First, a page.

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The other day I put one and one and one together and suddenly realized that I had three separate associations for the obscure word “glean”.

First, it's a thing that I actually do. I've known that for a while; I've consciously gleaned in the past, and in fact I was gleaning when I thought of the other two associations. I'm not talking about some abstract kind of gleaning, either. I was out in the sun, squatting down, carefully picking up a bunch of tiny things one at a time with my two bare hands. So what was I doing? The tiny things were bits of broken glass, and I was out picking up trash. There are other kinds of trash that need to be gleaned, but broken glass is by far the most common.

Just for fun, here's the dictionary definition.

  1. To gather (grain) left behind by reapers.
  2. To collect bit by bit: “records from which historians glean their knowledge” (Kemp Malone).

Second, in high-school English I encountered a bit of verse which Familiar Quotations informs me is by Keats.

When I have fears that I may cease to be
Before my pen has glean'd my teeming brain.

I'd forgotten most of the verse, but I still vividly remember that I sat back in the back row (of three, maybe) with a pal of mine, and we cracked ourselves up then and for days and weeks afterward by reciting it to each other in an Elmer Fudd voice. It was the last part that really did it: “gweaned my teeming bwain”. Naturally we got scolded by the teacher as a result.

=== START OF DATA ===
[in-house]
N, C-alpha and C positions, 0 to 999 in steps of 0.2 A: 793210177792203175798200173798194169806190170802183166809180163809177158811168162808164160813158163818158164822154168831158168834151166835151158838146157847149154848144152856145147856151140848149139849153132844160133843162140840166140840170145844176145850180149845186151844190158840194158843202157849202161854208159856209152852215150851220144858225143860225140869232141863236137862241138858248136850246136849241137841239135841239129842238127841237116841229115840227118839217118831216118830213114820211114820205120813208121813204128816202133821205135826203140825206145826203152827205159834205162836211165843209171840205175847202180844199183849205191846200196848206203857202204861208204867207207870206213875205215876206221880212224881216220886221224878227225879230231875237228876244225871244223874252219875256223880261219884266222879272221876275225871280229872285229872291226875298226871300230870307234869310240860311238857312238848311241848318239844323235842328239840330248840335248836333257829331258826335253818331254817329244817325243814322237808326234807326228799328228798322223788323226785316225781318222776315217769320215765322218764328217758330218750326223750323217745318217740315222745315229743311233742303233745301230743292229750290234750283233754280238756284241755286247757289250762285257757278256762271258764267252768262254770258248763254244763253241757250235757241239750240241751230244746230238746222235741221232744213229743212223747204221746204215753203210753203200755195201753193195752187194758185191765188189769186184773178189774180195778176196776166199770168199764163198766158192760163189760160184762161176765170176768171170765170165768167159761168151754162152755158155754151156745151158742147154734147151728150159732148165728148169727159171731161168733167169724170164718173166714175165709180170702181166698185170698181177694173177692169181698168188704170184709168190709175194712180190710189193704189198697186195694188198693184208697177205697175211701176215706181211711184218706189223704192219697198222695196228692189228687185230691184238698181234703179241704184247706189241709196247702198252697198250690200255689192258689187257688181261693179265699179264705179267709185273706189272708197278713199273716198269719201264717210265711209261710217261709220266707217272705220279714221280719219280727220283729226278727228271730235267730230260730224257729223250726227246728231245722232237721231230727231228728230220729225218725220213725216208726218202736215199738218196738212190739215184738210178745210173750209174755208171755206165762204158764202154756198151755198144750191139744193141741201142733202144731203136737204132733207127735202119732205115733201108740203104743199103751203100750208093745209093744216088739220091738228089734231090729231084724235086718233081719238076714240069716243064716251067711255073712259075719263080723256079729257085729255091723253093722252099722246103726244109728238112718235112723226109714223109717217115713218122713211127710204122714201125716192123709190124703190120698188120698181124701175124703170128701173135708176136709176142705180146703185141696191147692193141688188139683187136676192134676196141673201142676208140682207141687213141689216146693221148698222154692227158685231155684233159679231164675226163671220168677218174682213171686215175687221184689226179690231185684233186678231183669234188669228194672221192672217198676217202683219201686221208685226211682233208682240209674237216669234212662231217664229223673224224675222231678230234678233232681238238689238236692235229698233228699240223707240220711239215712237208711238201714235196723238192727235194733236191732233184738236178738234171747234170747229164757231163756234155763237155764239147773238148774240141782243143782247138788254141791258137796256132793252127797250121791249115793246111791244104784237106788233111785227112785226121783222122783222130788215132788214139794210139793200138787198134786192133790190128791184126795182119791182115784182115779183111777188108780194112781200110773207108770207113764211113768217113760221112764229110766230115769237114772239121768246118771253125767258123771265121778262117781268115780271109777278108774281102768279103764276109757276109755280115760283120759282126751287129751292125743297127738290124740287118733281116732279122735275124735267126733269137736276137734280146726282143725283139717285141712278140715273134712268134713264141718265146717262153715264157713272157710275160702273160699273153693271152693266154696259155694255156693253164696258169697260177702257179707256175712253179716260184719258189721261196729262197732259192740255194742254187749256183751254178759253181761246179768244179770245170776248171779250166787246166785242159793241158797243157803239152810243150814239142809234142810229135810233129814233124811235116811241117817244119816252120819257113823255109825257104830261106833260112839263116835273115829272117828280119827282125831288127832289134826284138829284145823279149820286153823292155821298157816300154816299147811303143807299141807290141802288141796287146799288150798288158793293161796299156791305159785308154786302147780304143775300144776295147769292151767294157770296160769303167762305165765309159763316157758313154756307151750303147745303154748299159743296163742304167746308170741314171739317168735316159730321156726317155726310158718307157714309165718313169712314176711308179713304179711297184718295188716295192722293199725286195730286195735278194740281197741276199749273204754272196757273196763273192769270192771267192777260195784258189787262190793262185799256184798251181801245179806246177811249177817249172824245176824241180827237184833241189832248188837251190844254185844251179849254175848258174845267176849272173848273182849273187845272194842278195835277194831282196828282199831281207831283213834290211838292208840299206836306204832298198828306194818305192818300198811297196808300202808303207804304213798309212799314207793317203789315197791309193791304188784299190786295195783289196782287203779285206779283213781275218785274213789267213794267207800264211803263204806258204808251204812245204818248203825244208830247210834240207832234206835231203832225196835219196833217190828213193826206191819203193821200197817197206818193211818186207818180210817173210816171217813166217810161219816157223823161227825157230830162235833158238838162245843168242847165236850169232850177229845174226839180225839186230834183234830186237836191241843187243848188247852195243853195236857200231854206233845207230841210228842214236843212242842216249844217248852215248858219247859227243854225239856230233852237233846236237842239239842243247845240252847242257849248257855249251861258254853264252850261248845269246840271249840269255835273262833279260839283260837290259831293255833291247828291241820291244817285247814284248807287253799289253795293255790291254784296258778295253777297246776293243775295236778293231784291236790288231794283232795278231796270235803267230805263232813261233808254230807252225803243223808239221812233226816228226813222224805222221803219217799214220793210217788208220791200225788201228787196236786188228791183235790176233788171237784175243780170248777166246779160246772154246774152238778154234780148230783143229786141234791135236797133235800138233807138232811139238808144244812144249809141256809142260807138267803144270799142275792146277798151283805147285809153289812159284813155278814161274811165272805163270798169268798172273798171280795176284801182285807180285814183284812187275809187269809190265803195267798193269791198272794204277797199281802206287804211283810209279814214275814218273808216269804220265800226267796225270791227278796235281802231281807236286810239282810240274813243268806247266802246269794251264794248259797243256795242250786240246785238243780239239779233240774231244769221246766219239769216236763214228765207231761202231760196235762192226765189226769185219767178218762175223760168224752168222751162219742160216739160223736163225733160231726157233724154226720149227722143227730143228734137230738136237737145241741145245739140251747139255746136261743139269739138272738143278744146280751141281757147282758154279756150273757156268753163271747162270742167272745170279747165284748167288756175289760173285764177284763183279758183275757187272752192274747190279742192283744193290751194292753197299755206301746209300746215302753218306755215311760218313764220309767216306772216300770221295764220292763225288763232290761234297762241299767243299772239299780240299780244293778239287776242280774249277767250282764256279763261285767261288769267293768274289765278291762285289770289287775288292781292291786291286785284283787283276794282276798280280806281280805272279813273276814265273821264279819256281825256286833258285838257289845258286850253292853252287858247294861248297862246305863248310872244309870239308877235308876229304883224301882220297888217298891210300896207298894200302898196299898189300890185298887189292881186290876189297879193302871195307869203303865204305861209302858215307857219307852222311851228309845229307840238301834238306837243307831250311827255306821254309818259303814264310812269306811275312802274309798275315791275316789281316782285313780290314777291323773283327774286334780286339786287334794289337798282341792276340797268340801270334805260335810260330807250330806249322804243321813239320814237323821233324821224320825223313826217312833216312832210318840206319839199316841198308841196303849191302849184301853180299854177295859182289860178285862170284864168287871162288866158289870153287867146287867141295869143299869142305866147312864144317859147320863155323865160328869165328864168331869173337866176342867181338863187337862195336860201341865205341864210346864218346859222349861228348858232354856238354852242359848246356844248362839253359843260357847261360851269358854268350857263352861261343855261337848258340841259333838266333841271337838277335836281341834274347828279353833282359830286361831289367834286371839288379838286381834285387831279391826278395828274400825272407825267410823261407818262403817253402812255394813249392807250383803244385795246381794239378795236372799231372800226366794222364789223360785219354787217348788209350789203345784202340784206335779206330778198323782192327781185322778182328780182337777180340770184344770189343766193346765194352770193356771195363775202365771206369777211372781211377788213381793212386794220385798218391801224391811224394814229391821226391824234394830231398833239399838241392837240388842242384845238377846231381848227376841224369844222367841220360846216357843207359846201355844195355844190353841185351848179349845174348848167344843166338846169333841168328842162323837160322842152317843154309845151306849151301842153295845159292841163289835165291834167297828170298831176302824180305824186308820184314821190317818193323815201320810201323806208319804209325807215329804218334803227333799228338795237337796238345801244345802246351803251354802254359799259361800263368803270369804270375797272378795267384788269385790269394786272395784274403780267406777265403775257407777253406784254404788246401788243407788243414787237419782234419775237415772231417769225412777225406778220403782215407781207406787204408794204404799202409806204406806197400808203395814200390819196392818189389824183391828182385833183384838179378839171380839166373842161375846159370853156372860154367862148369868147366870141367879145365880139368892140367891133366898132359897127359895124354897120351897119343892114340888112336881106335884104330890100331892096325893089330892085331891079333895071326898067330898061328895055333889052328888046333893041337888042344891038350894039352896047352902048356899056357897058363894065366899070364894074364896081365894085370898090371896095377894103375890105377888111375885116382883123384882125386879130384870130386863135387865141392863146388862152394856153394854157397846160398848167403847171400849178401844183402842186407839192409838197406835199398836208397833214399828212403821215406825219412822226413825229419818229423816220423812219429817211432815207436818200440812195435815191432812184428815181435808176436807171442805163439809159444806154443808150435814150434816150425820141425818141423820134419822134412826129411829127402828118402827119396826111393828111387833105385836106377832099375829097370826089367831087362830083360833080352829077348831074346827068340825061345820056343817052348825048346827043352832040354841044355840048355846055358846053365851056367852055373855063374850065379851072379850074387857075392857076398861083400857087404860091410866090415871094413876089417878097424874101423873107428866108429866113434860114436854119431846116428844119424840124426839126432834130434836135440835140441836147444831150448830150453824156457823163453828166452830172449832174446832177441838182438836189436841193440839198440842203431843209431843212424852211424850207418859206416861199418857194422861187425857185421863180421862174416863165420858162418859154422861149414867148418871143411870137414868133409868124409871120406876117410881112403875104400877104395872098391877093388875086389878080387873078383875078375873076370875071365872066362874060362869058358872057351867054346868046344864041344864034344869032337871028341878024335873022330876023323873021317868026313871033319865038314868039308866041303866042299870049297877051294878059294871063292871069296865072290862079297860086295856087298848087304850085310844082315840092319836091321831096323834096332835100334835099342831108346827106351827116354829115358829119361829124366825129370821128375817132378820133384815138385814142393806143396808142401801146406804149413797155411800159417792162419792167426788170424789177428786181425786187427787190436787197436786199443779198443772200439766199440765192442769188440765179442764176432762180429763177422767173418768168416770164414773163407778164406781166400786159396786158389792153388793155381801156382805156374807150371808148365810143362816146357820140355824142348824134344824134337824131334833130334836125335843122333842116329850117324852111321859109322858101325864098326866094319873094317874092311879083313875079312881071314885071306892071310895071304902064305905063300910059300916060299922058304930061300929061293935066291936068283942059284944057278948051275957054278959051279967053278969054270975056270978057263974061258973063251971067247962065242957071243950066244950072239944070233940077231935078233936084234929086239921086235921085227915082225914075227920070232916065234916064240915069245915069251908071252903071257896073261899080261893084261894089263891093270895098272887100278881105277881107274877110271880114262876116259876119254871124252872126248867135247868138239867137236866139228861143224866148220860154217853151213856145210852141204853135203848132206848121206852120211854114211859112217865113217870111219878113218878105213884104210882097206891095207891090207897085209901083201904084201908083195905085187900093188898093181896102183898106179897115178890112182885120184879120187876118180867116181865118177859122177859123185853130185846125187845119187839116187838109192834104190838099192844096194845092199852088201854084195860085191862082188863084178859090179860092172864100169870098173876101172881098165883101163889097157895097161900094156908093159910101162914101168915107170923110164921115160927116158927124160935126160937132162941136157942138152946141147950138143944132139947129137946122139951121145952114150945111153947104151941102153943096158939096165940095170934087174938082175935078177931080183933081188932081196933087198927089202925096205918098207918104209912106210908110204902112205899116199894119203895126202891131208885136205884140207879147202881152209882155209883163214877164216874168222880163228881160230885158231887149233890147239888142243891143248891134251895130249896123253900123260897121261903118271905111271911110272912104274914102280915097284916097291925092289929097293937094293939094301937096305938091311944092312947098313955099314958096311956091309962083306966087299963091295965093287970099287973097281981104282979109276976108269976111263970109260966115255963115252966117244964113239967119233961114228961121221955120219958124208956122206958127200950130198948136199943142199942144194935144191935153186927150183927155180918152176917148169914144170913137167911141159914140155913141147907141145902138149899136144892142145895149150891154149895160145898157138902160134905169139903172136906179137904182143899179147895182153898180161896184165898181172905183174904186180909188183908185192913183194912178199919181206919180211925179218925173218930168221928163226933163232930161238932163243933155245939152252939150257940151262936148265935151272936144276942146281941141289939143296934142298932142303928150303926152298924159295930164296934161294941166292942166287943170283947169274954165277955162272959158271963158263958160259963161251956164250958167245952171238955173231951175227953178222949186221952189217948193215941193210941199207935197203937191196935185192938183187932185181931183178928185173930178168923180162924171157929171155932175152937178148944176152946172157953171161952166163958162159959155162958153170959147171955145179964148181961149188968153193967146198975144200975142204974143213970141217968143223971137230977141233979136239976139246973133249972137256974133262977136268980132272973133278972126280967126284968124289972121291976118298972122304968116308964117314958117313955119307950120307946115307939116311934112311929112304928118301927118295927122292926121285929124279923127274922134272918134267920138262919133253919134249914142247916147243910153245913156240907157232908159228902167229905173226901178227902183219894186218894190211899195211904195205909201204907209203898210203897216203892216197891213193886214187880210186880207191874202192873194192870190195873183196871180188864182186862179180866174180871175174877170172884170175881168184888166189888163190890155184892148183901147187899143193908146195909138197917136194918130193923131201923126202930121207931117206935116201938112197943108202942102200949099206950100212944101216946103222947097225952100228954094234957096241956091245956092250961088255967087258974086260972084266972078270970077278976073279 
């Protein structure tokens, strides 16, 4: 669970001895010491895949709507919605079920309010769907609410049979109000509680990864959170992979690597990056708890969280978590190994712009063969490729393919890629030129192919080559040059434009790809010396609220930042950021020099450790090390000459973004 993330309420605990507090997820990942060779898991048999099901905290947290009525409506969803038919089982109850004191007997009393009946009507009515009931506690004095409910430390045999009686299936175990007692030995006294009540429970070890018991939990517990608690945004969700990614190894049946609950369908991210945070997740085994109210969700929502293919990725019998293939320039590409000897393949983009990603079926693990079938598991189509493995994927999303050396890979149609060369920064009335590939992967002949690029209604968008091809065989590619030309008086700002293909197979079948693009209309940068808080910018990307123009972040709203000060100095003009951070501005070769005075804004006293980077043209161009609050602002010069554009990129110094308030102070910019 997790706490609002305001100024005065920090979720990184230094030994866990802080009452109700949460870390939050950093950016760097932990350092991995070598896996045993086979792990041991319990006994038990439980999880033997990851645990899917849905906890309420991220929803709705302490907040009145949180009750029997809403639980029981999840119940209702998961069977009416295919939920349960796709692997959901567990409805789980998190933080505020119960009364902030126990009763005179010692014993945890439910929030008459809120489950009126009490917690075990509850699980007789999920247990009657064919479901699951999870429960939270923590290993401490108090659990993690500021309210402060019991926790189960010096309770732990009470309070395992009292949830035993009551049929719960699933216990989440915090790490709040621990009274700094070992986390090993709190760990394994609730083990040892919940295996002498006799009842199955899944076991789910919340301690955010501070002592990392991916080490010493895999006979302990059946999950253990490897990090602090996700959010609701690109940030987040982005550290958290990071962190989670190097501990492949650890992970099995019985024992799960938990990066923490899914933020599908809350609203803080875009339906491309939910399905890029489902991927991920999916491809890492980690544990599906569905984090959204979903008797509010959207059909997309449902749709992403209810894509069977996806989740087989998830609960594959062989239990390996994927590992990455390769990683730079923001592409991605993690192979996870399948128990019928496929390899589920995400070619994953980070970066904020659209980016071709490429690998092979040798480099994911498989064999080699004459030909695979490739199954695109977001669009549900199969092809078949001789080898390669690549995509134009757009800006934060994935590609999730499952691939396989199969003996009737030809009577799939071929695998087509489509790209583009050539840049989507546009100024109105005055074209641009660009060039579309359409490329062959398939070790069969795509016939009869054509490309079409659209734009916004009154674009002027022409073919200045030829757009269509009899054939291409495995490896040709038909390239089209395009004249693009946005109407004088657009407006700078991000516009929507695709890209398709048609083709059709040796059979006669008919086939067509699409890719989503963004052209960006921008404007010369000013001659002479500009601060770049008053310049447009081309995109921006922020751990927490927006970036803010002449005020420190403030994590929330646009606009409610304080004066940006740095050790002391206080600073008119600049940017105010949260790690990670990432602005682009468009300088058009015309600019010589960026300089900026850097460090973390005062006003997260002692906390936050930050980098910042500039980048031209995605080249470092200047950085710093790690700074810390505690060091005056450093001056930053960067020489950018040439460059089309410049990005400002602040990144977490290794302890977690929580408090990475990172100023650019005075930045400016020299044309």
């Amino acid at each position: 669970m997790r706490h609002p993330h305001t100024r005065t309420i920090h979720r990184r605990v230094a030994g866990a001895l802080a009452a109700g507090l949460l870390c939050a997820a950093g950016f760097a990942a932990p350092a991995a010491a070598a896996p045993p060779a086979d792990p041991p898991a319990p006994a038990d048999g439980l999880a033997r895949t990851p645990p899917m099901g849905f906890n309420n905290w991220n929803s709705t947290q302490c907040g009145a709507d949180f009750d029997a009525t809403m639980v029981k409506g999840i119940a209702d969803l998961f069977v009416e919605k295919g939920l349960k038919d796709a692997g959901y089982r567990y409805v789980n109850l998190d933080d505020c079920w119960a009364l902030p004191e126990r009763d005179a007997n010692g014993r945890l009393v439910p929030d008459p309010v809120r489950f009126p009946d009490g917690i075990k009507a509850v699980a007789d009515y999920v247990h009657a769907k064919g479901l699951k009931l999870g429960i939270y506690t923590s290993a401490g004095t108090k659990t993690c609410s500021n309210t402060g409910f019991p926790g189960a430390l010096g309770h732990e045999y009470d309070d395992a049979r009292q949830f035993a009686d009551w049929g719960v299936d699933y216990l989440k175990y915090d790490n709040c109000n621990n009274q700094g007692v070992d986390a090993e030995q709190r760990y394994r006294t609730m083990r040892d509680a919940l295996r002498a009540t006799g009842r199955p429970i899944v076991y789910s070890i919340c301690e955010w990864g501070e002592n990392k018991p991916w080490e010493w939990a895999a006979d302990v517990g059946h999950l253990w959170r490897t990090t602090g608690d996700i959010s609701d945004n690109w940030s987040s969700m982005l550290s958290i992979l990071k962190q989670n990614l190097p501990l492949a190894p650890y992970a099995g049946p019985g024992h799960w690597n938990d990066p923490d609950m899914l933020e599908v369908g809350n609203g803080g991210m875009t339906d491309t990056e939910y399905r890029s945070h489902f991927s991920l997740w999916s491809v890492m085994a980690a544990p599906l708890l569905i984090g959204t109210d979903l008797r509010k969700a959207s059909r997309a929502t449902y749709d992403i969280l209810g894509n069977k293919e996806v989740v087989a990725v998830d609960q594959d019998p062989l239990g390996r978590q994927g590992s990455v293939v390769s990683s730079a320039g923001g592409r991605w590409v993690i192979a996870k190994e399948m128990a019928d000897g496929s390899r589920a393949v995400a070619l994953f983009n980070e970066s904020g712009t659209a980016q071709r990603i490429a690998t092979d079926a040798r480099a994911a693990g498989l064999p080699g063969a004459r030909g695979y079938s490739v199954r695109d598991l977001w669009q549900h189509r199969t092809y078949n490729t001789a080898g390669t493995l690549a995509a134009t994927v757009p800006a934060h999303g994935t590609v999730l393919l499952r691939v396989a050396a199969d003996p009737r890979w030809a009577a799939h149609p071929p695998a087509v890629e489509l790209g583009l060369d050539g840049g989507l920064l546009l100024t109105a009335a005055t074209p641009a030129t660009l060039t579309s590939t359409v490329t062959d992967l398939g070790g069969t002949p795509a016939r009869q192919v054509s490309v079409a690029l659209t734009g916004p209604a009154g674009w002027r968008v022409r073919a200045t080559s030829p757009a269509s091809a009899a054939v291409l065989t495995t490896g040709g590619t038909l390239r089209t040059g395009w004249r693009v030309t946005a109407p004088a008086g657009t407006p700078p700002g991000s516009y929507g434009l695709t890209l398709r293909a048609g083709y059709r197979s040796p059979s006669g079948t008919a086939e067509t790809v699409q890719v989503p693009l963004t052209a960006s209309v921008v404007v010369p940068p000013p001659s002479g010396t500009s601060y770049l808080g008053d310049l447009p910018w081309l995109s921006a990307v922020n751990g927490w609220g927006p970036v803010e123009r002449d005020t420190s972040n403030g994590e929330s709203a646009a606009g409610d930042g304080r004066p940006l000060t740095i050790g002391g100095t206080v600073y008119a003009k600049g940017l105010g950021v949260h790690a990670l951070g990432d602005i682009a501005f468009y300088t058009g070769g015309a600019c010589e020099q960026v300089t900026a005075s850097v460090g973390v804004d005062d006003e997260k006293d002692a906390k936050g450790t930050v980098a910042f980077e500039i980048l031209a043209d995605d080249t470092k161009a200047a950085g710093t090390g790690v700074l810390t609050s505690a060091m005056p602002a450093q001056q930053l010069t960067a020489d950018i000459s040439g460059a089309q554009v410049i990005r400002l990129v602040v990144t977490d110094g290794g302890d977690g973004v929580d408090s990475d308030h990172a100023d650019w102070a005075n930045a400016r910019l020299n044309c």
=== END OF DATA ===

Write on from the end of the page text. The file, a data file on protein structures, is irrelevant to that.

Third, although all the other entries for “glean” in Familiar Quotations are biblical, I happen to know that it also appears in Hamlet. The wording I remember is actually from Rosencrantz & Guildenstern Are Dead.

GUIL: We have been briefed. Hamlet's transformation. What do you recollect?

ROS: Well, he's changed, hasn't he? The exterior and inward man fails to resemble—

GUIL: Draw him on to pleasures—glean what afflicts him.

There's some really great stuff after that. I'm tempted to go on and point out my favorite parts, but there's just no end to it. Instead, I'll just mention that I like the bit about “royal retainer”, and quote this excellent sentence.

ROS: To sum up: your father, whom you love, dies, you are his heir, you come back to find that hardly was the corpse cold before his young brother popped onto his throne and into his sheets, thereby offending both legal and natural practice. Now why exactly are you behaving in this extraordinary manner?


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@ July (2013)